The median age of the patients in the lot for which vascular reactivity was studied was 28.65±9.98 years. This is an age characterizing a young population, but with a series of complications connected to the arterial wall, associating increased intima median thickness of the carotid, a subclinic marker of atherosclerotic lesions. The median age for the diagnosis of vascular reactivity changes raises the valid question of what is the age for the onset of these reactivity modifications. There are studies conducted on lots of newly-born babies and infants, suffering from AoCo, pre and post operatory7, which have demonstrated that even infants have preoperatory changes of the vascular reactivity. These modifications persist in the postoperative period. The described modifications are similar to those described by the present study, respectively reduced elasticity, reduced distensibility and an increased stiffness.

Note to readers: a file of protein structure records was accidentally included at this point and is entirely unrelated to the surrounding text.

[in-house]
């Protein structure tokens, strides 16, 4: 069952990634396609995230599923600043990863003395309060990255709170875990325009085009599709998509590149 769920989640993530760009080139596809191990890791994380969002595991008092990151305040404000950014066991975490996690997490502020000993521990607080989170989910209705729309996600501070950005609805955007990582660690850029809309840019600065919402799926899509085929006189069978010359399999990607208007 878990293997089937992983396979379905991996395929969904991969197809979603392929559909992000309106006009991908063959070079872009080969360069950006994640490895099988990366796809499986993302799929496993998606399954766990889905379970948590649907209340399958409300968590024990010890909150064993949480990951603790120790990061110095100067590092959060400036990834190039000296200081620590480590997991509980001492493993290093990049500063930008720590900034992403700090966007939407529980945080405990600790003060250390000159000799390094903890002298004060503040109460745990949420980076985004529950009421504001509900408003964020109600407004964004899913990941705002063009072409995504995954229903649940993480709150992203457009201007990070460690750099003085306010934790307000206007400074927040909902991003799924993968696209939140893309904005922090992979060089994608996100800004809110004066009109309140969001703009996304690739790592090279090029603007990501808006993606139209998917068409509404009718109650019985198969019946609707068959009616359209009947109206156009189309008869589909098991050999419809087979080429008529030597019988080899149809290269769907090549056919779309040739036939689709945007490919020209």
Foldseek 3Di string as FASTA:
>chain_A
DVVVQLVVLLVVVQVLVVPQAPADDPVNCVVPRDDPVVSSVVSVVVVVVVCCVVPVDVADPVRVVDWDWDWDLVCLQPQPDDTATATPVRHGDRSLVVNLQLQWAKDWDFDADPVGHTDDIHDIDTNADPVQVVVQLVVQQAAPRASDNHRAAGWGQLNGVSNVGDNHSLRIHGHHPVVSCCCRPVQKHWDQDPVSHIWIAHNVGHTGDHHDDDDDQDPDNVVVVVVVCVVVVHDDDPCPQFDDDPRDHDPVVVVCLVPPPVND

Considering the fact that these parameters can be measured with an echocardiograph which does not require supplementary programs and the validation through various studies of these indices obtained by transthoracic echocardiogram (non-invasive method) we can ask ourselves as cardiologists whether or not these indices could be determined in series for these patients, in order to quantify the risk of complications connected to the arterial wall. The vascular reactivity indices (distensibility, strain and stiffness) proved to be useful in long term care of patients suffering from Marfan syndrome, with a greater capacity of prediction regarding the risk of dissection and aortic rupture than the dimensions of the aorta13. In patients suffering from Marfan syndrome it has been demonstrated that aortic dissection can appear even in patients who do not present a significant dilatation of the ascending aorta, but have altered vascular reactivity indices.
The dimensions of the ascending aorta
Altered elasticity properties of the ascending aorta modify not only the hemodynamic behavior at this level, but also the dimensions of the ascending aorta11,14,17.